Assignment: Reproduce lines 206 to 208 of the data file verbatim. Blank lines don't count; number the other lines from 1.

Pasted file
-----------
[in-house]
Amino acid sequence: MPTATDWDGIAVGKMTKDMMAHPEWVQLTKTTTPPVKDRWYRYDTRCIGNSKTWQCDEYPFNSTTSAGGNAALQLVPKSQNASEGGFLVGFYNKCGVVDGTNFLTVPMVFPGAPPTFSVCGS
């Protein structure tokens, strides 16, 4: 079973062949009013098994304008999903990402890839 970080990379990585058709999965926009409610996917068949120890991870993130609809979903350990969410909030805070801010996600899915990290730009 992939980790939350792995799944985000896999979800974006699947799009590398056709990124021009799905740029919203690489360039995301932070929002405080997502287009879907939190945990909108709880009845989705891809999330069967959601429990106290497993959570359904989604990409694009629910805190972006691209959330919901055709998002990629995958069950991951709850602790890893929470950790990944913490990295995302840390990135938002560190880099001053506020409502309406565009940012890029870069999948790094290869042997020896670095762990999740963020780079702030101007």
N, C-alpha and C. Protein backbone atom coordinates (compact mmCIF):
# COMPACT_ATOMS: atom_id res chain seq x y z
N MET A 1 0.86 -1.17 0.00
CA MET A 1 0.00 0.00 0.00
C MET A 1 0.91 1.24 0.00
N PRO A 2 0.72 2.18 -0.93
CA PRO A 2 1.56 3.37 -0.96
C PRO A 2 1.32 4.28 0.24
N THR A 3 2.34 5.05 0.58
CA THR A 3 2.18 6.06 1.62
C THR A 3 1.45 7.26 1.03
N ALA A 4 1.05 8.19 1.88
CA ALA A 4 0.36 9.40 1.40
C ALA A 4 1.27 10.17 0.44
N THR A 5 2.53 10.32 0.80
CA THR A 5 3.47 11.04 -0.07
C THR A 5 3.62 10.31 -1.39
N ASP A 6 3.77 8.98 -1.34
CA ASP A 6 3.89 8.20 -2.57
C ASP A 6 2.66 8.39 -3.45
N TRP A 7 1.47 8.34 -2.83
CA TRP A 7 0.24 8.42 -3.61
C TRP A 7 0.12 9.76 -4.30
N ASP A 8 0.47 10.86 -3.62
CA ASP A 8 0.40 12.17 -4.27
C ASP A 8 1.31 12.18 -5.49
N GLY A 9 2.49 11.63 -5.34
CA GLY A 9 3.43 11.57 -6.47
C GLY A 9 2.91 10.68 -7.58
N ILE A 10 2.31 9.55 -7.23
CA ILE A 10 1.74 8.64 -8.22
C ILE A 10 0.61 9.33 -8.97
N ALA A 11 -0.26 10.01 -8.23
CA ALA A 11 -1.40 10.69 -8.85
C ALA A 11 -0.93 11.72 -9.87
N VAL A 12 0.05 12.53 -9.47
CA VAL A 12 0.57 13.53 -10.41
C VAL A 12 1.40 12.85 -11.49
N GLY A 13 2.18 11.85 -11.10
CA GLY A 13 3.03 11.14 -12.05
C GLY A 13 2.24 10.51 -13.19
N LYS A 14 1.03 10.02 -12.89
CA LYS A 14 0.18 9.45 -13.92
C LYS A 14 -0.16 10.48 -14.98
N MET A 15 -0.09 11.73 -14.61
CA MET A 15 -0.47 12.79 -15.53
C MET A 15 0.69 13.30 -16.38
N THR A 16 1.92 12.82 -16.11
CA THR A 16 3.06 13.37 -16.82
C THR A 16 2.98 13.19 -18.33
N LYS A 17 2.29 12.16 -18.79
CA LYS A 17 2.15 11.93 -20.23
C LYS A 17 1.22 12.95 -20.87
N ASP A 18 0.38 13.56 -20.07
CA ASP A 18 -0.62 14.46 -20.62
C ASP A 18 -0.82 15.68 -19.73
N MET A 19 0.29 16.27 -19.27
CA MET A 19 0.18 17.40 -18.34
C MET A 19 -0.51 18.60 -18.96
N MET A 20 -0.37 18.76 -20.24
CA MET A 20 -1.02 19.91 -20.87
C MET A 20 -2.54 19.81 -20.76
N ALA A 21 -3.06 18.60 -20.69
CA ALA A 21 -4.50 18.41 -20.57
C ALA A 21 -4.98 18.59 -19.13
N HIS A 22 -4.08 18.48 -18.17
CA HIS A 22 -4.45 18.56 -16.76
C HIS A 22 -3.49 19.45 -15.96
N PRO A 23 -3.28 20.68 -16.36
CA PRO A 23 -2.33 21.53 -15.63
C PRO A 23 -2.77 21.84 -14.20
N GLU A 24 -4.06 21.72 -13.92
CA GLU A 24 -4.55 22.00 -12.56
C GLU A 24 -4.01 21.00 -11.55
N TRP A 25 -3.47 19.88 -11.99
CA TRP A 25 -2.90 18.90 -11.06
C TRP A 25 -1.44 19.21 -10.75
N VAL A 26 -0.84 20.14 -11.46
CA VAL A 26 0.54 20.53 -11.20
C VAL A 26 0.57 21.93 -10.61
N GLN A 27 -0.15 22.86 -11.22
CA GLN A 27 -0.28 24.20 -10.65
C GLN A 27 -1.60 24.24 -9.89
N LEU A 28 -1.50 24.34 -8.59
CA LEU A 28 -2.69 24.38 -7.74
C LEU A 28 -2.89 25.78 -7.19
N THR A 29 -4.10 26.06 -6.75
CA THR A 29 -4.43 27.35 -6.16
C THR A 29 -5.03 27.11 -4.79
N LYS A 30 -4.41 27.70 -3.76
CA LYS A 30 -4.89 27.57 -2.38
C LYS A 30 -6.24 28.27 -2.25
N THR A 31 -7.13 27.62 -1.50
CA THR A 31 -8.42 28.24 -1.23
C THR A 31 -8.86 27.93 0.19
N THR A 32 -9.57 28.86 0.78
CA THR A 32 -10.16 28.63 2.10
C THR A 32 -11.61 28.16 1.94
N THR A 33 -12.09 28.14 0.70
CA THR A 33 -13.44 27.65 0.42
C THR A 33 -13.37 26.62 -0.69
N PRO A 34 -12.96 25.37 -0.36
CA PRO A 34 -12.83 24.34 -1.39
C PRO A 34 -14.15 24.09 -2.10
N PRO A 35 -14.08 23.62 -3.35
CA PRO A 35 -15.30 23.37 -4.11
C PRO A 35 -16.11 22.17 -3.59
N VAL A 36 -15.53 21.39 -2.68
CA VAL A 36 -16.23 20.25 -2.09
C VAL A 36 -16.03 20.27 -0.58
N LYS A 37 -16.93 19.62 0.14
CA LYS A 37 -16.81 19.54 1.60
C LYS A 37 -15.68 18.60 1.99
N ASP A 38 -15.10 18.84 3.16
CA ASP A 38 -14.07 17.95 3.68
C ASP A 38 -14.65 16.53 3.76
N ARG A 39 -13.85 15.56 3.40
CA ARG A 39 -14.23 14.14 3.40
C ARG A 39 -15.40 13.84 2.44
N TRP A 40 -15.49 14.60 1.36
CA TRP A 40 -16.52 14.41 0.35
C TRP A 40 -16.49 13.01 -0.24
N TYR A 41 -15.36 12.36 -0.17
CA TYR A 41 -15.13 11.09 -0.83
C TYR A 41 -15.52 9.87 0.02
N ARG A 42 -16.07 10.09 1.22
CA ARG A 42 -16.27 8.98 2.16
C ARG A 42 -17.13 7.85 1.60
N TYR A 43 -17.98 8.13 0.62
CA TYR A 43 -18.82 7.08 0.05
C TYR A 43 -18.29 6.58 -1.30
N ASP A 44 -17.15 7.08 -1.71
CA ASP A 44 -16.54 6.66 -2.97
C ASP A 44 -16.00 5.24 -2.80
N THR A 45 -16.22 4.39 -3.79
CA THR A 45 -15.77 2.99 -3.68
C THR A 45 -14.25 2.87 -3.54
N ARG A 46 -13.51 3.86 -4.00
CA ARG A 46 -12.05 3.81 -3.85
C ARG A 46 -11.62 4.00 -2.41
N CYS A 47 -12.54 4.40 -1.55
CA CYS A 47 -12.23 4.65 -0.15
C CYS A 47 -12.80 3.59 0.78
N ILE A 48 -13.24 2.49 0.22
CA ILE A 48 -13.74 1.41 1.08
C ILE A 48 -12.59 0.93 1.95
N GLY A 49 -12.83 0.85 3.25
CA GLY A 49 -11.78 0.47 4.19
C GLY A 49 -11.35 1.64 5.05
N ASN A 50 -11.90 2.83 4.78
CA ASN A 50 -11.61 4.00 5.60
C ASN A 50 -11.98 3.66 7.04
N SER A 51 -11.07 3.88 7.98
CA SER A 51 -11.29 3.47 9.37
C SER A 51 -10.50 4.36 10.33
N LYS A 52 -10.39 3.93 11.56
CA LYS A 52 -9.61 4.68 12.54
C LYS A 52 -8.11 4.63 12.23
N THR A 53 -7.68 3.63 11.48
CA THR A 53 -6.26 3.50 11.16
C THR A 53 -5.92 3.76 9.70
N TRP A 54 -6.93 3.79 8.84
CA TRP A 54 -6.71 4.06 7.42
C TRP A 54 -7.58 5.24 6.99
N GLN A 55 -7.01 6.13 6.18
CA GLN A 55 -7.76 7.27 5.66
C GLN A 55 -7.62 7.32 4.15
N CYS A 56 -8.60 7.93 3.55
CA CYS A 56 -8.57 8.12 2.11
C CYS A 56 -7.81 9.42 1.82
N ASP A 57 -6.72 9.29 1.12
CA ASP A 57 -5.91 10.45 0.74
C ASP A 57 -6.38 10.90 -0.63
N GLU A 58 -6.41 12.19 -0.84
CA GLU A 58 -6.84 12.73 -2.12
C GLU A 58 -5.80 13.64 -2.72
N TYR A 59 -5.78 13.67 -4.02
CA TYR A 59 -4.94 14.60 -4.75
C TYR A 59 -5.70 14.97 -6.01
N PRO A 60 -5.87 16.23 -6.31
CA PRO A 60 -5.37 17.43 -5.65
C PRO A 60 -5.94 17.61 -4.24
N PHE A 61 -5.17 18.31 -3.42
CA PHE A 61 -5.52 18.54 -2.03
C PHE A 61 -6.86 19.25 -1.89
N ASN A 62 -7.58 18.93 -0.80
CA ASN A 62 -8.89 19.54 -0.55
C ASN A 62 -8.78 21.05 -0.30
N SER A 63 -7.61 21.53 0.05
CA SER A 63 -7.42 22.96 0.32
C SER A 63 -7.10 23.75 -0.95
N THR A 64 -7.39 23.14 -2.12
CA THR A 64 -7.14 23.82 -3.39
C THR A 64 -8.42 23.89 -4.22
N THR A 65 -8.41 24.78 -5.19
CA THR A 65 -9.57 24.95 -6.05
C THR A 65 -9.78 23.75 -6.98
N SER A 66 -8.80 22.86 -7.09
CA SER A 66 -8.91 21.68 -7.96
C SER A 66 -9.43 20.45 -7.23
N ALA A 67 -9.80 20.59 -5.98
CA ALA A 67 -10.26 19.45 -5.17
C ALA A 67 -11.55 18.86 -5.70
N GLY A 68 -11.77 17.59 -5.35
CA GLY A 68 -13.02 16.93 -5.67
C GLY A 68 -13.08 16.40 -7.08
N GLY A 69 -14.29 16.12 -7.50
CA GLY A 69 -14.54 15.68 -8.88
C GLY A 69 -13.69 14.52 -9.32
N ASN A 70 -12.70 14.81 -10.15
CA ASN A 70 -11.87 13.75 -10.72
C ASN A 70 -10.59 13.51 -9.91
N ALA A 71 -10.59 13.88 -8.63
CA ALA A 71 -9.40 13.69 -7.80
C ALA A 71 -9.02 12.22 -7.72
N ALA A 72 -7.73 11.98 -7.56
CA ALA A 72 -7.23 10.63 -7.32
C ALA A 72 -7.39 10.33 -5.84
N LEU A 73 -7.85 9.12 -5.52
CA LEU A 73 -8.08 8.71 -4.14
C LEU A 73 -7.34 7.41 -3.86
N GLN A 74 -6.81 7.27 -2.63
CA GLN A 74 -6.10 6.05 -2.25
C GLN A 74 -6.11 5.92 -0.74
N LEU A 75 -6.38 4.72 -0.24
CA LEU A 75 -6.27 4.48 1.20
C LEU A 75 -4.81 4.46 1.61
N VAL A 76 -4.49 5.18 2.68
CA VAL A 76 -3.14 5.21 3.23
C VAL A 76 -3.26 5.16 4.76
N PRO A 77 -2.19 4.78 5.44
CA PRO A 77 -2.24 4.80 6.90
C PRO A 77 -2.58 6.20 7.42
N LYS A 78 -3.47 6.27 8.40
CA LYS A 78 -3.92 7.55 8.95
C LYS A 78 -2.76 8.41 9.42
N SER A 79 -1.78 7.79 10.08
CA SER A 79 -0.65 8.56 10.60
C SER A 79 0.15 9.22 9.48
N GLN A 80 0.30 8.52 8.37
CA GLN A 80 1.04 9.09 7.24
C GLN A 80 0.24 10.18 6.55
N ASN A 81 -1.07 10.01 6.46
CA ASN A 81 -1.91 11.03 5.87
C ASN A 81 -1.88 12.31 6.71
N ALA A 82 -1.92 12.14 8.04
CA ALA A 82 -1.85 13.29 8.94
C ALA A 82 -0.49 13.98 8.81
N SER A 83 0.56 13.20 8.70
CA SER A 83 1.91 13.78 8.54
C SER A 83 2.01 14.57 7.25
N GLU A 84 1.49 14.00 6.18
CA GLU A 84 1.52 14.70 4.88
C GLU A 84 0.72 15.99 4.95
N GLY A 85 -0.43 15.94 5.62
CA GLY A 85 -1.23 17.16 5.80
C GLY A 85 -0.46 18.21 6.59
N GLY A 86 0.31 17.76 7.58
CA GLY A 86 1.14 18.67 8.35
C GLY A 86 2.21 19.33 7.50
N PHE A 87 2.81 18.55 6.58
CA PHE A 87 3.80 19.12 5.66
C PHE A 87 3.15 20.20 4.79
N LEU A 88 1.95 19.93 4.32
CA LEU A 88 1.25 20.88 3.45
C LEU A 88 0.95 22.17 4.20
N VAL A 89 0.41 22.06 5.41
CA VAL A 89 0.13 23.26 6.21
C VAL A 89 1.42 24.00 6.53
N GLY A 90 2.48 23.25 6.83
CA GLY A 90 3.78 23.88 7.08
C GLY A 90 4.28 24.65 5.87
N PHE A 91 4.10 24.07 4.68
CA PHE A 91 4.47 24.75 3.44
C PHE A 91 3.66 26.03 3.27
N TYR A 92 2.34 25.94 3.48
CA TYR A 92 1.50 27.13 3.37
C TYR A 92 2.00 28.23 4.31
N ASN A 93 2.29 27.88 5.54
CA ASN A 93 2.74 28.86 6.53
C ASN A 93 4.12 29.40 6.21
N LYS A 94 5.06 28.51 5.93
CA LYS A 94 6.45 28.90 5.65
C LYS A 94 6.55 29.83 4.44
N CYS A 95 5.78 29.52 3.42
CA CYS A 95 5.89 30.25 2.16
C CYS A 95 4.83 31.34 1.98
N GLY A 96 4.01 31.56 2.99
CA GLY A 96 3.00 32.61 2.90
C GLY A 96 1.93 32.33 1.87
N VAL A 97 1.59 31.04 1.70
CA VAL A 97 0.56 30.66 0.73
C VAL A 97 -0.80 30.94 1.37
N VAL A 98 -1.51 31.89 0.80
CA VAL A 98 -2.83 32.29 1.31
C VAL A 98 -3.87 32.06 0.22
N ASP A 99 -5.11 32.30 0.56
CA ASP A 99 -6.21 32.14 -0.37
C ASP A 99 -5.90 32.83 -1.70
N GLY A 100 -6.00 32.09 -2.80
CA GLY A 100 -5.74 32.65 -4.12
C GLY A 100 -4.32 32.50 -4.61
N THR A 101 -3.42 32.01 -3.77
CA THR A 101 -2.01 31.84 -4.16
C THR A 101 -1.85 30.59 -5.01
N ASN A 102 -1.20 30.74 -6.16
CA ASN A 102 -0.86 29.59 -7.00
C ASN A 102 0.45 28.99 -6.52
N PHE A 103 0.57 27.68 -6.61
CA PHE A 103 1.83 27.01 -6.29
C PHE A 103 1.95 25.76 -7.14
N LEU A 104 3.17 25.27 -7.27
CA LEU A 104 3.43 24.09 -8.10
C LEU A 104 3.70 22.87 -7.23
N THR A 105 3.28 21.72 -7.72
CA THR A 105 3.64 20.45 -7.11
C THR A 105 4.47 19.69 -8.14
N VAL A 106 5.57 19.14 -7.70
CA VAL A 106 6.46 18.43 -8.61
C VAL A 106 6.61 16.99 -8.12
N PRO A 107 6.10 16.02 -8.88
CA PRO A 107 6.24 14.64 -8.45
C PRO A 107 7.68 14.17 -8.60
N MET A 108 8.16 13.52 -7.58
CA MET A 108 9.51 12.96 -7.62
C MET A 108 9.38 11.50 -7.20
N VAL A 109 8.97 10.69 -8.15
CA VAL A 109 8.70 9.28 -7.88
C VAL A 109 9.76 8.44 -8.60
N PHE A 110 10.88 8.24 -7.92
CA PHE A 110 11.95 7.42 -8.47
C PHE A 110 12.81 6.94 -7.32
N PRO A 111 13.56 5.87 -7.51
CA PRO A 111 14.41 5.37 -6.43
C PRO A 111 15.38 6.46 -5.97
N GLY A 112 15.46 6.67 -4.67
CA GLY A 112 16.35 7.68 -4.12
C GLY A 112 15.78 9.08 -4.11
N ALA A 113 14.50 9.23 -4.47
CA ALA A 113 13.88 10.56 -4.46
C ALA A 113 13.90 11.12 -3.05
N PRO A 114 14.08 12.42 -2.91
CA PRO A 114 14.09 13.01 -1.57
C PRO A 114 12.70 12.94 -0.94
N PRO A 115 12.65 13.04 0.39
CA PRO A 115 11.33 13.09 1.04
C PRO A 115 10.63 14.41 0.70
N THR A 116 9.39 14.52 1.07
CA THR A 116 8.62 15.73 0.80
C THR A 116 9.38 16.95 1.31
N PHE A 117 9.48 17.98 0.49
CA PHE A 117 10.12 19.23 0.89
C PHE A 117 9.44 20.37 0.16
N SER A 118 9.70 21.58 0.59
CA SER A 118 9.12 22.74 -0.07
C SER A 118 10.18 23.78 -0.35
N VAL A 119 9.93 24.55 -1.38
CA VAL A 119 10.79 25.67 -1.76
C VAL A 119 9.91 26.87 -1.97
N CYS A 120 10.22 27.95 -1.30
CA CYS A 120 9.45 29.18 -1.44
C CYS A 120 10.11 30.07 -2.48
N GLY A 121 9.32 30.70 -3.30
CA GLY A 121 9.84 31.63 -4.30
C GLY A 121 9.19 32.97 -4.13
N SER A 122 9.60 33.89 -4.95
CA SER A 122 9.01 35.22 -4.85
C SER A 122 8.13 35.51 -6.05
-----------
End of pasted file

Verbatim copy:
C ALA A 67 -11.55 18.86 -5.70
N GLY A 68 -11.77 17.59 -5.35
CA GLY A 68 -13.02 16.93 -5.67